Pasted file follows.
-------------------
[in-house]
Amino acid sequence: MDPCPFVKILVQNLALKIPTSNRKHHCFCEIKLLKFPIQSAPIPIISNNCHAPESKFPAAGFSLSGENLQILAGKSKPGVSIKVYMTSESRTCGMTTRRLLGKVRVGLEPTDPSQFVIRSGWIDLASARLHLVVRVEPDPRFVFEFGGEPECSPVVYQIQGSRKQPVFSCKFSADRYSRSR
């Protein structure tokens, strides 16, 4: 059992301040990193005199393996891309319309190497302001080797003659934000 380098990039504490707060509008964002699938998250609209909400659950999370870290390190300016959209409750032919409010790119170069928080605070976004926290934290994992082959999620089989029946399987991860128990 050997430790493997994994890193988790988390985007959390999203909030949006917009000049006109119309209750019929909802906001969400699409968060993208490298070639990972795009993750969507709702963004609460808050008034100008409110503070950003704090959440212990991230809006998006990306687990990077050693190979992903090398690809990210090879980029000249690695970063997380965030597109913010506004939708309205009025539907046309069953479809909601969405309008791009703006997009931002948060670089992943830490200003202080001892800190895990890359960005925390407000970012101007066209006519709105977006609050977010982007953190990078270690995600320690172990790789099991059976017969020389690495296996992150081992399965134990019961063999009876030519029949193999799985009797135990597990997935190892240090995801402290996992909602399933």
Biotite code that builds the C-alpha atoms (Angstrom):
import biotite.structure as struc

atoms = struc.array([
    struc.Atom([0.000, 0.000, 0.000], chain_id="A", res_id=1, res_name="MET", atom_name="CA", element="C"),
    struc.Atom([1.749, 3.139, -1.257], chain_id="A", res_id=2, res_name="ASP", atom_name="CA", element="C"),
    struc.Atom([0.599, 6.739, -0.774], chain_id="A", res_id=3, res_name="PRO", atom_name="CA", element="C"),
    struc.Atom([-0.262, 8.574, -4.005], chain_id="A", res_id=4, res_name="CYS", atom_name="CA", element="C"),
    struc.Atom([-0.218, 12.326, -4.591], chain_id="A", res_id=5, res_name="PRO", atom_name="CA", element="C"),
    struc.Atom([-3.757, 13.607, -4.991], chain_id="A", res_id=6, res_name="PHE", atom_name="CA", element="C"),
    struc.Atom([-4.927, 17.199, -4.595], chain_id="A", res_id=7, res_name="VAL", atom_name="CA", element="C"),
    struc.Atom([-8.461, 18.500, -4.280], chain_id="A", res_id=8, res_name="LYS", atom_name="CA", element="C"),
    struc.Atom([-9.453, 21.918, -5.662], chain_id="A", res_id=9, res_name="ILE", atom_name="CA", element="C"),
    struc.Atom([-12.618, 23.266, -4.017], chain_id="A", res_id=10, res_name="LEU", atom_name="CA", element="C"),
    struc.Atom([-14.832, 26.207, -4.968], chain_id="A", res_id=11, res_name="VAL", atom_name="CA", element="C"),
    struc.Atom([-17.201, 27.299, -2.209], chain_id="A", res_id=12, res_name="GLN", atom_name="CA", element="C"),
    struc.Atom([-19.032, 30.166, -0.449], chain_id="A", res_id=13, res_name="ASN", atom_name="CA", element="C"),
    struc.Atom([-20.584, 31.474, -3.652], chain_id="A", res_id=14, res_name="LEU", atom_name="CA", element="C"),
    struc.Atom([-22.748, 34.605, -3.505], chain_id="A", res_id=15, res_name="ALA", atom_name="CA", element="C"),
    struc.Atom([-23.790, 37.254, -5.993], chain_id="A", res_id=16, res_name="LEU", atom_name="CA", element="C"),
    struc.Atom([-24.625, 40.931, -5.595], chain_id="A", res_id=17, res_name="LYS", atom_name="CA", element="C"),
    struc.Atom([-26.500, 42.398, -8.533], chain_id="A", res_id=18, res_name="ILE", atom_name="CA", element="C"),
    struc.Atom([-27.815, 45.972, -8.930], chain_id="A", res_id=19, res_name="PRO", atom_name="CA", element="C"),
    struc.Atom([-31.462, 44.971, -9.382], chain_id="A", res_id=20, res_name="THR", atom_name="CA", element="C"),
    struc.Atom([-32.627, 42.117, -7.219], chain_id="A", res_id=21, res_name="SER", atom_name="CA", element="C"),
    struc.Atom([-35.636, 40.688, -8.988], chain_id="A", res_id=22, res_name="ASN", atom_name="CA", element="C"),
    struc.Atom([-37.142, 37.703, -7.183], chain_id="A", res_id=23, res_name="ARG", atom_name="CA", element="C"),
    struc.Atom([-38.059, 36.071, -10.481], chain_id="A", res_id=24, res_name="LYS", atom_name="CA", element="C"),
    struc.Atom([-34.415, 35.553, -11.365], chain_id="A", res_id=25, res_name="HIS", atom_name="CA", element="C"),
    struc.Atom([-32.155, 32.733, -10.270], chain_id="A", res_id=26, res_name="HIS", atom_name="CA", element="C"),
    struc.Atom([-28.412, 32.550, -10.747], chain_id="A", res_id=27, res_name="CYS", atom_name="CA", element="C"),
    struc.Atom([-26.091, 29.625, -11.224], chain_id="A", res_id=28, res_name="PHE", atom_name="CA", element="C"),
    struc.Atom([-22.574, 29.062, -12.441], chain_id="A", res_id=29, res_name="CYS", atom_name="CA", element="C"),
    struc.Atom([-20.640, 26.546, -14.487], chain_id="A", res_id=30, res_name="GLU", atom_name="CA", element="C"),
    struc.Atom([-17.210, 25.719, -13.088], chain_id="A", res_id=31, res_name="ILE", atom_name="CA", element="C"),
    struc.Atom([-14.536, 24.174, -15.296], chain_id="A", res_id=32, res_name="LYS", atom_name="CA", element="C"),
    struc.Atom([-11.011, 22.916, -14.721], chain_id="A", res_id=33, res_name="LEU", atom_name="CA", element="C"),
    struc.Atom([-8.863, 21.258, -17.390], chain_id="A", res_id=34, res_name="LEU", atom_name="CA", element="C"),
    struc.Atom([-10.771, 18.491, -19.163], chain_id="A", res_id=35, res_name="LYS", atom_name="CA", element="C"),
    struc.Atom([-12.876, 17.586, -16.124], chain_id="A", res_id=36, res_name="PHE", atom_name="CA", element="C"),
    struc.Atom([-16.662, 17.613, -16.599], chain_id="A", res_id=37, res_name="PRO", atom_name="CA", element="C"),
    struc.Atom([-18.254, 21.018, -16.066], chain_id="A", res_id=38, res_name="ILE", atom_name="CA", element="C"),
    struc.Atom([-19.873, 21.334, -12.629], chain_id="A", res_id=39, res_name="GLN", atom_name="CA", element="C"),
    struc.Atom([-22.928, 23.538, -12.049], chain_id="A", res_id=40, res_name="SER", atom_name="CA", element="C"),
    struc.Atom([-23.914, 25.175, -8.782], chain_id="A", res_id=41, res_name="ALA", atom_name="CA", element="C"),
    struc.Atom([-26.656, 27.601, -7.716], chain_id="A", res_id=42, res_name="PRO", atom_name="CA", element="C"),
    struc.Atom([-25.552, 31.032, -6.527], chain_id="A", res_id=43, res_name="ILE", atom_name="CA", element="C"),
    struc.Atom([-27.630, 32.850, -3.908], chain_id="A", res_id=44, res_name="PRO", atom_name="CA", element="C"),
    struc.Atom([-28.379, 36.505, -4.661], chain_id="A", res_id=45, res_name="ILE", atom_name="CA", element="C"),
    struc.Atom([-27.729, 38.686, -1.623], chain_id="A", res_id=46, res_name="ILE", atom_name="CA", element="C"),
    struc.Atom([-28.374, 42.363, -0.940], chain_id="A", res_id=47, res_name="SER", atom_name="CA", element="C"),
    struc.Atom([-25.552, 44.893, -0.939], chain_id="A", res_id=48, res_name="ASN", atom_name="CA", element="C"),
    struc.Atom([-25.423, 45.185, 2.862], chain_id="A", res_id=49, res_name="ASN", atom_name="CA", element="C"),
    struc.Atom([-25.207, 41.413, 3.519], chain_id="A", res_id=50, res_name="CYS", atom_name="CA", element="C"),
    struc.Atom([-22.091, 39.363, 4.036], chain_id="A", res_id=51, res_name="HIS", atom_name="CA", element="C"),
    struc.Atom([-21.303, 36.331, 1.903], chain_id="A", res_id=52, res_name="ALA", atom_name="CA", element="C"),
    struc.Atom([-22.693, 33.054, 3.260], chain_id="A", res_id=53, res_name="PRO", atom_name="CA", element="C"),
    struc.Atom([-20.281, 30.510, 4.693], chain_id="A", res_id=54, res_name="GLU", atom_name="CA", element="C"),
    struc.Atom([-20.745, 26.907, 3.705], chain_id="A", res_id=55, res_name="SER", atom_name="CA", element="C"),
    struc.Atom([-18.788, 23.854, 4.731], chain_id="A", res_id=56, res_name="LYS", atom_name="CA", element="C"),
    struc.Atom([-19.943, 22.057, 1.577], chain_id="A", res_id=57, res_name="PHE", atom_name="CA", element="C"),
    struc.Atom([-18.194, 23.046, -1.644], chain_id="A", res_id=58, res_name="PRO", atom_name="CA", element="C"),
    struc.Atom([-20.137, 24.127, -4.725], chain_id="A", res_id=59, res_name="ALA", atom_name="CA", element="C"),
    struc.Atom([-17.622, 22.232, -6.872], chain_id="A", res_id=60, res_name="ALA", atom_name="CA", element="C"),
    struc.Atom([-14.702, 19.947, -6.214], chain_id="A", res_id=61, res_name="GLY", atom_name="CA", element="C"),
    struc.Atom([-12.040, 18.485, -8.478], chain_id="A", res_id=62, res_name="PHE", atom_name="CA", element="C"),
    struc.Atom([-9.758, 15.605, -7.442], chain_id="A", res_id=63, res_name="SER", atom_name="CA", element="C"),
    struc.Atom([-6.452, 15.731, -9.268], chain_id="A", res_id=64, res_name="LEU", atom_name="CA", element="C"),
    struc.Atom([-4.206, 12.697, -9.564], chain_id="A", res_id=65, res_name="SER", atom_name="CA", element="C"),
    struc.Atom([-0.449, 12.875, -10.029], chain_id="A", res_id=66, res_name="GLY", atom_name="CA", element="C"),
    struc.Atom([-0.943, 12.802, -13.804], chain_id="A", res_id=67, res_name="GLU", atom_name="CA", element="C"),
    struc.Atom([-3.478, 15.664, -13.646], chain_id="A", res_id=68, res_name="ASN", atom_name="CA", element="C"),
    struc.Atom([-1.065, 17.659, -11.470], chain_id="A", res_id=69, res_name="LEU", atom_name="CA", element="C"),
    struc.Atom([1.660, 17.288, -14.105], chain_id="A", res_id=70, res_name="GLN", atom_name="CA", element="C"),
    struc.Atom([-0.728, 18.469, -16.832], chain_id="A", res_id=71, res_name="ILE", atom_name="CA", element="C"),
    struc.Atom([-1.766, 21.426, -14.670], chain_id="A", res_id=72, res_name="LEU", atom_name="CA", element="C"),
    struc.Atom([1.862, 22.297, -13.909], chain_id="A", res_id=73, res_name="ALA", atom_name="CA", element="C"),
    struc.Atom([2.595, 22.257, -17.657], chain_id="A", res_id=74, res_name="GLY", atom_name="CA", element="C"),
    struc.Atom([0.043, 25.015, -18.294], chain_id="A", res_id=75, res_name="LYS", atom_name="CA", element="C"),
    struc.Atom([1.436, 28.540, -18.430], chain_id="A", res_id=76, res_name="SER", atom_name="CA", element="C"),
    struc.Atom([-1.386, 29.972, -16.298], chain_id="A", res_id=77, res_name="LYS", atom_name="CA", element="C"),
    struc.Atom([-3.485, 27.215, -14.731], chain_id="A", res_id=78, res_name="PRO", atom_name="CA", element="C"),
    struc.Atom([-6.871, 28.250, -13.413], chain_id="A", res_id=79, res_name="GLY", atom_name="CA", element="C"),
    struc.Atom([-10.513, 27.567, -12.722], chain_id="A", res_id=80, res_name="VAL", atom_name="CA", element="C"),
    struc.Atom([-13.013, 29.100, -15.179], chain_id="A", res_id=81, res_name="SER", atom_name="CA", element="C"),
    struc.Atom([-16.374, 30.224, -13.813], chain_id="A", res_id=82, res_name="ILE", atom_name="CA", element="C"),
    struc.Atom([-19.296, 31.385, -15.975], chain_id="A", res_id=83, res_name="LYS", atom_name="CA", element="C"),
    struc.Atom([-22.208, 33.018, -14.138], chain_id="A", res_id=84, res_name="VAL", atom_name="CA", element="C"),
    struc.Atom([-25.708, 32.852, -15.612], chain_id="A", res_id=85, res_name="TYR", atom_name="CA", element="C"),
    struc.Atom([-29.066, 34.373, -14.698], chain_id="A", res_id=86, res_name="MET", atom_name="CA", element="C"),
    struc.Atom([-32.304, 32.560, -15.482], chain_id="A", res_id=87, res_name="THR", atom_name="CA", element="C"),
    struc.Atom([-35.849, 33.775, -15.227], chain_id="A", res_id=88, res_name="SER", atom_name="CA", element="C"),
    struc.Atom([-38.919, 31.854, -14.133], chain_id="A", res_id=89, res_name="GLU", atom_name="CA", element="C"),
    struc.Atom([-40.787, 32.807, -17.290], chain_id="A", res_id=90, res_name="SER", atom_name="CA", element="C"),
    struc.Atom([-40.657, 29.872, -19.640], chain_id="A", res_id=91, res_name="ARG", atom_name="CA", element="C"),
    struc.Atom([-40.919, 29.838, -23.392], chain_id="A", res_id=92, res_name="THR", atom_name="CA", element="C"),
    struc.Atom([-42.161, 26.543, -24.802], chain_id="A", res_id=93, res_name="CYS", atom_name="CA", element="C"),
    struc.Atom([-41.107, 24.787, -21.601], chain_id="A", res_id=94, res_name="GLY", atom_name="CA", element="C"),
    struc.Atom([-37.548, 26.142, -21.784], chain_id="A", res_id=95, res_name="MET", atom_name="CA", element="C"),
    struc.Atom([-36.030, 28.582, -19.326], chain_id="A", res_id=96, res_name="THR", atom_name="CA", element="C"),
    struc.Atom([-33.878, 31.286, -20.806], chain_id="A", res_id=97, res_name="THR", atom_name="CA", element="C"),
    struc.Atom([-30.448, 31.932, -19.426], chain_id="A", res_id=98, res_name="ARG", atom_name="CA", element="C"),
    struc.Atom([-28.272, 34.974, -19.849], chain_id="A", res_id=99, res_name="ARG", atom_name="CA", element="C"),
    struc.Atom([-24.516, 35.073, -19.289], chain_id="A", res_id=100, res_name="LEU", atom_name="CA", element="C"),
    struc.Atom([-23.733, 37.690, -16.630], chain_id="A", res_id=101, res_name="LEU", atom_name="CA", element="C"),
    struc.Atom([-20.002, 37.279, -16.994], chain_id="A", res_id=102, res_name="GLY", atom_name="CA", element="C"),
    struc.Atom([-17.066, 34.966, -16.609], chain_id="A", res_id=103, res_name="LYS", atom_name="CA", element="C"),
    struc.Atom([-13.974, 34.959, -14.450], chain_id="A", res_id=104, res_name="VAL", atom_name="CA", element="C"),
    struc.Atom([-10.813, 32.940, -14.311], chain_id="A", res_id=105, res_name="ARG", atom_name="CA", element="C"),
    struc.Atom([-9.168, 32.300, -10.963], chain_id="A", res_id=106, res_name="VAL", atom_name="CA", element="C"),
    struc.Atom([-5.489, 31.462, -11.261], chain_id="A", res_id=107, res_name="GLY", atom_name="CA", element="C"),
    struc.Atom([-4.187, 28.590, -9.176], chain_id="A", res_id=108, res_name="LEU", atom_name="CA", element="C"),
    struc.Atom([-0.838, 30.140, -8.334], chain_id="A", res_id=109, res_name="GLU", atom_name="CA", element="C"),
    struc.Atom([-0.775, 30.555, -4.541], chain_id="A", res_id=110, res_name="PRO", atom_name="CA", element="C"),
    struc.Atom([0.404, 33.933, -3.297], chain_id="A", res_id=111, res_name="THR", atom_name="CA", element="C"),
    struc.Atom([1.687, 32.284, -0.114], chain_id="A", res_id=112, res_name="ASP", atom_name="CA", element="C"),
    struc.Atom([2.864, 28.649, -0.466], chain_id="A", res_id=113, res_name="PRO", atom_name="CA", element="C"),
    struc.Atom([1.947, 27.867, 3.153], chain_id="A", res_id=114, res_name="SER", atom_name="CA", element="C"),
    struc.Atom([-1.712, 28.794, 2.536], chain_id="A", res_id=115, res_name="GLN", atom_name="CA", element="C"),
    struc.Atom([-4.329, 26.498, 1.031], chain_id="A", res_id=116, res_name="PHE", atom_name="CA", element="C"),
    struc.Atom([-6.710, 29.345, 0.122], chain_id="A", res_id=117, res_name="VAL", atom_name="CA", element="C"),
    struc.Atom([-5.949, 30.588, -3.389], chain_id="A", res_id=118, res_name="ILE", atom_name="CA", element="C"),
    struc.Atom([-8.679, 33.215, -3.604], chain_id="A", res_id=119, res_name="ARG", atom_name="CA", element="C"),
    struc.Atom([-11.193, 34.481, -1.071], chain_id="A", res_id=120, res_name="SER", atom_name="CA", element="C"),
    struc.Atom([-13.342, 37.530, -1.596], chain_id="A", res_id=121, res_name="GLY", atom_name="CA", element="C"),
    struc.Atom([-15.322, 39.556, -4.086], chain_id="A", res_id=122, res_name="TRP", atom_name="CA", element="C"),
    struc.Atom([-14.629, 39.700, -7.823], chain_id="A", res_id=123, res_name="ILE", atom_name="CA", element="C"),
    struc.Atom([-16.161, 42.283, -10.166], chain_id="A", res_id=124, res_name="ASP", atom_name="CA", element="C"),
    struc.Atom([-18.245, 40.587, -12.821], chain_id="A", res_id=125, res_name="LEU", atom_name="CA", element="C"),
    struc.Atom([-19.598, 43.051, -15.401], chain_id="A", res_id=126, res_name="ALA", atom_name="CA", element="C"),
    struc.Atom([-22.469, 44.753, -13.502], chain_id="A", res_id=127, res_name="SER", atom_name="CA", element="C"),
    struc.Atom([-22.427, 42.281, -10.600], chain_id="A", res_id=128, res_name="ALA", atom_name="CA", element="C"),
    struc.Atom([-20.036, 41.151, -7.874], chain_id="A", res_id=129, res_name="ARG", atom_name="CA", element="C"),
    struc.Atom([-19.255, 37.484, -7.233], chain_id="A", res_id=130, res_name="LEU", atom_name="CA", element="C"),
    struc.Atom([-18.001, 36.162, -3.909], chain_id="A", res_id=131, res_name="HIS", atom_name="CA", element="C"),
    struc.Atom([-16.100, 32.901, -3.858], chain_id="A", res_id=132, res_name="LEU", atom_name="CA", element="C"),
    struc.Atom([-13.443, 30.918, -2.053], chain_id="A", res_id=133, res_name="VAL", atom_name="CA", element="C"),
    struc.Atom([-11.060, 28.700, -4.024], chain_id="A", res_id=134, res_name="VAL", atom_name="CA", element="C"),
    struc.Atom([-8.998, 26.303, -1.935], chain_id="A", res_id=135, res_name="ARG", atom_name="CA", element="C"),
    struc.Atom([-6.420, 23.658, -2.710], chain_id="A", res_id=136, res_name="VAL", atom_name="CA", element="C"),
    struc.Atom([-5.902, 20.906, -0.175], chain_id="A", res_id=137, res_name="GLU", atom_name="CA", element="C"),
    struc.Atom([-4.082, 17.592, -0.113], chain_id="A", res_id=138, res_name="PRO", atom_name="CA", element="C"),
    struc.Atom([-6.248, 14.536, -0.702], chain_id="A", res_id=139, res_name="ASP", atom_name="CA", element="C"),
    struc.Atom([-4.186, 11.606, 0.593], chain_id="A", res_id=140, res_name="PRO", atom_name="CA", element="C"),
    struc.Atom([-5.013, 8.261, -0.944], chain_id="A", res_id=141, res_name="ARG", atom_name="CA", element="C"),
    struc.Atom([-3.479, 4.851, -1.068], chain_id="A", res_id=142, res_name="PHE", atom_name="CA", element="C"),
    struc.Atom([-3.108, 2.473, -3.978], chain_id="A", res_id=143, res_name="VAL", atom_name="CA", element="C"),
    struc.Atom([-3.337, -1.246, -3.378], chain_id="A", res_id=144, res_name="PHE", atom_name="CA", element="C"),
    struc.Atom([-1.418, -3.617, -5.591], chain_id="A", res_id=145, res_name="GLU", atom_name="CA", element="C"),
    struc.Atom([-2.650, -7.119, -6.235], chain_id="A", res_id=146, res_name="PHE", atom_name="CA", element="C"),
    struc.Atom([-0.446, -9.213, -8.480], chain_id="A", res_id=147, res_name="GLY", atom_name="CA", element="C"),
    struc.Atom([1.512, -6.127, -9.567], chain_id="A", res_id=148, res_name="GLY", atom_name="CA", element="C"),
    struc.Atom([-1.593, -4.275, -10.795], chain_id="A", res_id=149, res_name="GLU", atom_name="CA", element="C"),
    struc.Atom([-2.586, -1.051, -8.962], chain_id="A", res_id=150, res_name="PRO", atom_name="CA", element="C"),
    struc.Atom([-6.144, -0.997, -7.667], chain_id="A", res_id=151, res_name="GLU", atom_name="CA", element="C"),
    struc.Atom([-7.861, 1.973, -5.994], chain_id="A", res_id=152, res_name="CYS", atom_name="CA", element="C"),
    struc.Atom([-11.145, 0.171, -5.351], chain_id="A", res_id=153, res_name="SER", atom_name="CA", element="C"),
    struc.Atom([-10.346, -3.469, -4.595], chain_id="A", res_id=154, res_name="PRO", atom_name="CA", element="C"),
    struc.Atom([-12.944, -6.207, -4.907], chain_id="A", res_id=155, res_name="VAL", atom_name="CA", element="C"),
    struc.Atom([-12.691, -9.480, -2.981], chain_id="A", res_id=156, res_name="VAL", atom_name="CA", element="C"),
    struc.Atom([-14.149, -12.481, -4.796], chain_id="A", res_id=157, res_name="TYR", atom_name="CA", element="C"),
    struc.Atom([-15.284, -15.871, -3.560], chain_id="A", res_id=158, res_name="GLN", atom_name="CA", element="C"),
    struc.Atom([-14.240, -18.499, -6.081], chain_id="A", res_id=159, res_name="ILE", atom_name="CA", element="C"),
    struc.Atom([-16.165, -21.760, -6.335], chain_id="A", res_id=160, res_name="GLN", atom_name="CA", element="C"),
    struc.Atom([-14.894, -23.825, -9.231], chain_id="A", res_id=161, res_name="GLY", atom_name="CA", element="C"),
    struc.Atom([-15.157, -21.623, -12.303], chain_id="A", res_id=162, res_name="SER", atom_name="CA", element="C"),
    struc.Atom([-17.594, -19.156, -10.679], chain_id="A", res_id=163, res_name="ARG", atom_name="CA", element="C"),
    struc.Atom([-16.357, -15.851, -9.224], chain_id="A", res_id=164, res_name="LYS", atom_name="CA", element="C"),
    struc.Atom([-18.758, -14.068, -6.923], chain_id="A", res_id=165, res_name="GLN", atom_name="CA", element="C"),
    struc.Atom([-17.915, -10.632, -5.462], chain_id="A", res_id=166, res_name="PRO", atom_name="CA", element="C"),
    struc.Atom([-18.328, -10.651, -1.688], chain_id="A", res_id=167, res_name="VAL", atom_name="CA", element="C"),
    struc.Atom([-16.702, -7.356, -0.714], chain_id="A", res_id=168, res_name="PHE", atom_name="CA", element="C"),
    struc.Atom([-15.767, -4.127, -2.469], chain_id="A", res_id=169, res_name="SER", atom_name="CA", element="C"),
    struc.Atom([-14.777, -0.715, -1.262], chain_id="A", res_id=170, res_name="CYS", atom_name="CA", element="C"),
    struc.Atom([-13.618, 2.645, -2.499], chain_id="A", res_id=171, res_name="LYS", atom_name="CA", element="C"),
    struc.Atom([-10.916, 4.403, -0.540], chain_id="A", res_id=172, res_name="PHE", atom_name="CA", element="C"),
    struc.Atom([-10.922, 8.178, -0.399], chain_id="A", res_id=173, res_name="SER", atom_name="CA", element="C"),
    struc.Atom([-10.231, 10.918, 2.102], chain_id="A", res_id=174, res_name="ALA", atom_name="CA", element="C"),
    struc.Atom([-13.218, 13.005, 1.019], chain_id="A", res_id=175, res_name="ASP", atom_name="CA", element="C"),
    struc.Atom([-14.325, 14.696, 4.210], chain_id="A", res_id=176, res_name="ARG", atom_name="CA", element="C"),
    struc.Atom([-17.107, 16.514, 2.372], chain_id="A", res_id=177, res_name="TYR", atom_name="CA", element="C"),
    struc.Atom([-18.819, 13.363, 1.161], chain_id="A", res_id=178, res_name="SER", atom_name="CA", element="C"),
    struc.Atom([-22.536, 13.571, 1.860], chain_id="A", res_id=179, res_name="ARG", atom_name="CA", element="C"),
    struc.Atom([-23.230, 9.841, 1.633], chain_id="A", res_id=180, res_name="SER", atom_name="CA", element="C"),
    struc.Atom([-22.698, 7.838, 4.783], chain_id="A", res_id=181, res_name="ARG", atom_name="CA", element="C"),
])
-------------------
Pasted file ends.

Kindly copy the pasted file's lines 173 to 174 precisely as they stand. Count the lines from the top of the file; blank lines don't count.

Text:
    struc.Atom([-18.328, -10.651, -1.688], chain_id="A", res_id=167, res_name="VAL", atom_name="CA", element="C"),
    struc.Atom([-16.702, -7.356, -0.714], chain_id="A", res_id=168, res_name="PHE", atom_name="CA", element="C"),